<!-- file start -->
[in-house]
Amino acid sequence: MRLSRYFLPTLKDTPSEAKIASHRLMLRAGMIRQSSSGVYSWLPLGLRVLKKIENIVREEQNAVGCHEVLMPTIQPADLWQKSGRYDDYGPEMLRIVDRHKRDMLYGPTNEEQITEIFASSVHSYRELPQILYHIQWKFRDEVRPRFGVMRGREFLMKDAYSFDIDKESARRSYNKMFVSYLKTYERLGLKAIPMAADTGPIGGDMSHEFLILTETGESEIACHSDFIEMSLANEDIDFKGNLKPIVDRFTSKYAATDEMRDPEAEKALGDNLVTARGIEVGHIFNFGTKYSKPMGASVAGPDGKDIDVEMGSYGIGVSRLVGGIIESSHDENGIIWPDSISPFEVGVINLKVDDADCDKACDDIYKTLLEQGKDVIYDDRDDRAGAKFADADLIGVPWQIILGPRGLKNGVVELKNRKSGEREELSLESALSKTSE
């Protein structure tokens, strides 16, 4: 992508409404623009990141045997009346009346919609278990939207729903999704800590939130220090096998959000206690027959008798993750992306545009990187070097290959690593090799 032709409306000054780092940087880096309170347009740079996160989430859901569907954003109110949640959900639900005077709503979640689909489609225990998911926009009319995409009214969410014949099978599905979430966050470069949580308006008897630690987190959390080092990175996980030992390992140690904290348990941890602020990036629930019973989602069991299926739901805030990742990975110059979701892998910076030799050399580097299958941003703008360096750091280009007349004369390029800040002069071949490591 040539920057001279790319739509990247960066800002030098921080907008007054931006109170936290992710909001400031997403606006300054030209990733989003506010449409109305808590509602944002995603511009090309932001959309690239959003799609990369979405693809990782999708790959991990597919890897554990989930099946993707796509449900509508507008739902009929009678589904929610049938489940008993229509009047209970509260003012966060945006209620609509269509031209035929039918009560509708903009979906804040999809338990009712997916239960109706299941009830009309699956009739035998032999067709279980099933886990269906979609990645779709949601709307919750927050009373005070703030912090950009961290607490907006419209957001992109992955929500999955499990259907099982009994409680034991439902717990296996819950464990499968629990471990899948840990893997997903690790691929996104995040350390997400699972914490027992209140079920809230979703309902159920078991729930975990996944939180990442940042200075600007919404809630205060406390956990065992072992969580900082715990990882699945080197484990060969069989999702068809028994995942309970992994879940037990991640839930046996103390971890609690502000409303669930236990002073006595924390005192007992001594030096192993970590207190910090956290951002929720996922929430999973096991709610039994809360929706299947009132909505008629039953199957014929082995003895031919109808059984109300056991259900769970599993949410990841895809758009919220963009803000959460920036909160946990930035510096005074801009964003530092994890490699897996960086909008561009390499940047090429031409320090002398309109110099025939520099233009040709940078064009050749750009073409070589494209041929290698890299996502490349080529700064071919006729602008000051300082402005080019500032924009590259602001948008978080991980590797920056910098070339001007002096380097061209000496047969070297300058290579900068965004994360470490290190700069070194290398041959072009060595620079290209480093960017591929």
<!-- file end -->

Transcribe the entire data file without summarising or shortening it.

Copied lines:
[in-house]
Amino acid sequence: MRLSRYFLPTLKDTPSEAKIASHRLMLRAGMIRQSSSGVYSWLPLGLRVLKKIENIVREEQNAVGCHEVLMPTIQPADLWQKSGRYDDYGPEMLRIVDRHKRDMLYGPTNEEQITEIFASSVHSYRELPQILYHIQWKFRDEVRPRFGVMRGREFLMKDAYSFDIDKESARRSYNKMFVSYLKTYERLGLKAIPMAADTGPIGGDMSHEFLILTETGESEIACHSDFIEMSLANEDIDFKGNLKPIVDRFTSKYAATDEMRDPEAEKALGDNLVTARGIEVGHIFNFGTKYSKPMGASVAGPDGKDIDVEMGSYGIGVSRLVGGIIESSHDENGIIWPDSISPFEVGVINLKVDDADCDKACDDIYKTLLEQGKDVIYDDRDDRAGAKFADADLIGVPWQIILGPRGLKNGVVELKNRKSGEREELSLESALSKTSE
């Protein structure tokens, strides 16, 4: 992508409404623009990141045997009346009346919609278990939207729903999704800590939130220090096998959000206690027959008798993750992306545009990187070097290959690593090799 032709409306000054780092940087880096309170347009740079996160989430859901569907954003109110949640959900639900005077709503979640689909489609225990998911926009009319995409009214969410014949099978599905979430966050470069949580308006008897630690987190959390080092990175996980030992390992140690904290348990941890602020990036629930019973989602069991299926739901805030990742990975110059979701892998910076030799050399580097299958941003703008360096750091280009007349004369390029800040002069071949490591 040539920057001279790319739509990247960066800002030098921080907008007054931006109170936290992710909001400031997403606006300054030209990733989003506010449409109305808590509602944002995603511009090309932001959309690239959003799609990369979405693809990782999708790959991990597919890897554990989930099946993707796509449900509508507008739902009929009678589904929610049938489940008993229509009047209970509260003012966060945006209620609509269509031209035929039918009560509708903009979906804040999809338990009712997916239960109706299941009830009309699956009739035998032999067709279980099933886990269906979609990645779709949601709307919750927050009373005070703030912090950009961290607490907006419209957001992109992955929500999955499990259907099982009994409680034991439902717990296996819950464990499968629990471990899948840990893997997903690790691929996104995040350390997400699972914490027992209140079920809230979703309902159920078991729930975990996944939180990442940042200075600007919404809630205060406390956990065992072992969580900082715990990882699945080197484990060969069989999702068809028994995942309970992994879940037990991640839930046996103390971890609690502000409303669930236990002073006595924390005192007992001594030096192993970590207190910090956290951002929720996922929430999973096991709610039994809360929706299947009132909505008629039953199957014929082995003895031919109808059984109300056991259900769970599993949410990841895809758009919220963009803000959460920036909160946990930035510096005074801009964003530092994890490699897996960086909008561009390499940047090429031409320090002398309109110099025939520099233009040709940078064009050749750009073409070589494209041929290698890299996502490349080529700064071919006729602008000051300082402005080019500032924009590259602001948008978080991980590797920056910098070339001007002096380097061209000496047969070297300058290579900068965004994360470490290190700069070194290398041959072009060595620079290209480093960017591929």